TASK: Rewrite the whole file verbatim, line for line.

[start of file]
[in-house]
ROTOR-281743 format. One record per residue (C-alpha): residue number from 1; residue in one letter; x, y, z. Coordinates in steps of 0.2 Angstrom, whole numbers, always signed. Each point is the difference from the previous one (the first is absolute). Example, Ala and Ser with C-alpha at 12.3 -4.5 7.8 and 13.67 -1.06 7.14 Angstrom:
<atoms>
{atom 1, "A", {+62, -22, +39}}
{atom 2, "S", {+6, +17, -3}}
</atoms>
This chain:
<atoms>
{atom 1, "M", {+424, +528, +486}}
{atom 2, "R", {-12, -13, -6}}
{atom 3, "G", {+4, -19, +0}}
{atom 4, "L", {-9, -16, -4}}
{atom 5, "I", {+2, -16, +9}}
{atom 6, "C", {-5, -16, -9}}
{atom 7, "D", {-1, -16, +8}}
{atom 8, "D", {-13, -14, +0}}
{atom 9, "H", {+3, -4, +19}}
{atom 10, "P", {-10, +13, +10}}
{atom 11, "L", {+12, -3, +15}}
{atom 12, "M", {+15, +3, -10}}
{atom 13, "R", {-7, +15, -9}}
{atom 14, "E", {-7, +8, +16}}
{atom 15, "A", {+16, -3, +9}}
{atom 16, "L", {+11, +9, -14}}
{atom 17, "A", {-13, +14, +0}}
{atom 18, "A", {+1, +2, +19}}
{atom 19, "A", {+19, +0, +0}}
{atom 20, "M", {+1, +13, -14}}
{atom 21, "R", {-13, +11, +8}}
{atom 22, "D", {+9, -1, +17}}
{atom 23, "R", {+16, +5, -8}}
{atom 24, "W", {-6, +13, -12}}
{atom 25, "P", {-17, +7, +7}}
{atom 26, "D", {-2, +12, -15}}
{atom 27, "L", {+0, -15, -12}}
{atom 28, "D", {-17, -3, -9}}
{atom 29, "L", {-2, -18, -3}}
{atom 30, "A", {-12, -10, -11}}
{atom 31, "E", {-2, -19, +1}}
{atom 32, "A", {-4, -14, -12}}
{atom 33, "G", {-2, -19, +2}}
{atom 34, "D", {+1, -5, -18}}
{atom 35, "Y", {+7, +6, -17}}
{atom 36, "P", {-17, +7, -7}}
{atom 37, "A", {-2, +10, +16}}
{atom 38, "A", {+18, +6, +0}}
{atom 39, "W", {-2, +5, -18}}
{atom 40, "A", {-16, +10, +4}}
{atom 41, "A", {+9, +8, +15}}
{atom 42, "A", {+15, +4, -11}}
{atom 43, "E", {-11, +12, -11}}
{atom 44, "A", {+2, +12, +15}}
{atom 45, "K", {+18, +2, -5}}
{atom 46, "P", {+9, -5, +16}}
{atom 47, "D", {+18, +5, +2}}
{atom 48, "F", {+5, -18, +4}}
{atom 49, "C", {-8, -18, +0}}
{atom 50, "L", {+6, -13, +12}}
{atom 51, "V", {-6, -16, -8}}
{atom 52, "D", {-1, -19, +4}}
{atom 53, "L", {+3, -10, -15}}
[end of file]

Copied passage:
[in-house]
ROTOR-281743 format. One record per residue (C-alpha): residue number from 1; residue in one letter; x, y, z. Coordinates in steps of 0.2 Angstrom, whole numbers, always signed. Each point is the difference from the previous one (the first is absolute). Example, Ala and Ser with C-alpha at 12.3 -4.5 7.8 and 13.67 -1.06 7.14 Angstrom:
<atoms>
{atom 1, "A", {+62, -22, +39}}
{atom 2, "S", {+6, +17, -3}}
</atoms>
This chain:
<atoms>
{atom 1, "M", {+424, +528, +486}}
{atom 2, "R", {-12, -13, -6}}
{atom 3, "G", {+4, -19, +0}}
{atom 4, "L", {-9, -16, -4}}
{atom 5, "I", {+2, -16, +9}}
{atom 6, "C", {-5, -16, -9}}
{atom 7, "D", {-1, -16, +8}}
{atom 8, "D", {-13, -14, +0}}
{atom 9, "H", {+3, -4, +19}}
{atom 10, "P", {-10, +13, +10}}
{atom 11, "L", {+12, -3, +15}}
{atom 12, "M", {+15, +3, -10}}
{atom 13, "R", {-7, +15, -9}}
{atom 14, "E", {-7, +8, +16}}
{atom 15, "A", {+16, -3, +9}}
{atom 16, "L", {+11, +9, -14}}
{atom 17, "A", {-13, +14, +0}}
{atom 18, "A", {+1, +2, +19}}
{atom 19, "A", {+19, +0, +0}}
{atom 20, "M", {+1, +13, -14}}
{atom 21, "R", {-13, +11, +8}}
{atom 22, "D", {+9, -1, +17}}
{atom 23, "R", {+16, +5, -8}}
{atom 24, "W", {-6, +13, -12}}
{atom 25, "P", {-17, +7, +7}}
{atom 26, "D", {-2, +12, -15}}
{atom 27, "L", {+0, -15, -12}}
{atom 28, "D", {-17, -3, -9}}
{atom 29, "L", {-2, -18, -3}}
{atom 30, "A", {-12, -10, -11}}
{atom 31, "E", {-2, -19, +1}}
{atom 32, "A", {-4, -14, -12}}
{atom 33, "G", {-2, -19, +2}}
{atom 34, "D", {+1, -5, -18}}
{atom 35, "Y", {+7, +6, -17}}
{atom 36, "P", {-17, +7, -7}}
{atom 37, "A", {-2, +10, +16}}
{atom 38, "A", {+18, +6, +0}}
{atom 39, "W", {-2, +5, -18}}
{atom 40, "A", {-16, +10, +4}}
{atom 41, "A", {+9, +8, +15}}
{atom 42, "A", {+15, +4, -11}}
{atom 43, "E", {-11, +12, -11}}
{atom 44, "A", {+2, +12, +15}}
{atom 45, "K", {+18, +2, -5}}
{atom 46, "P", {+9, -5, +16}}
{atom 47, "D", {+18, +5, +2}}
{atom 48, "F", {+5, -18, +4}}
{atom 49, "C", {-8, -18, +0}}
{atom 50, "L", {+6, -13, +12}}
{atom 51, "V", {-6, -16, -8}}
{atom 52, "D", {-1, -19, +4}}
{atom 53, "L", {+3, -10, -15}}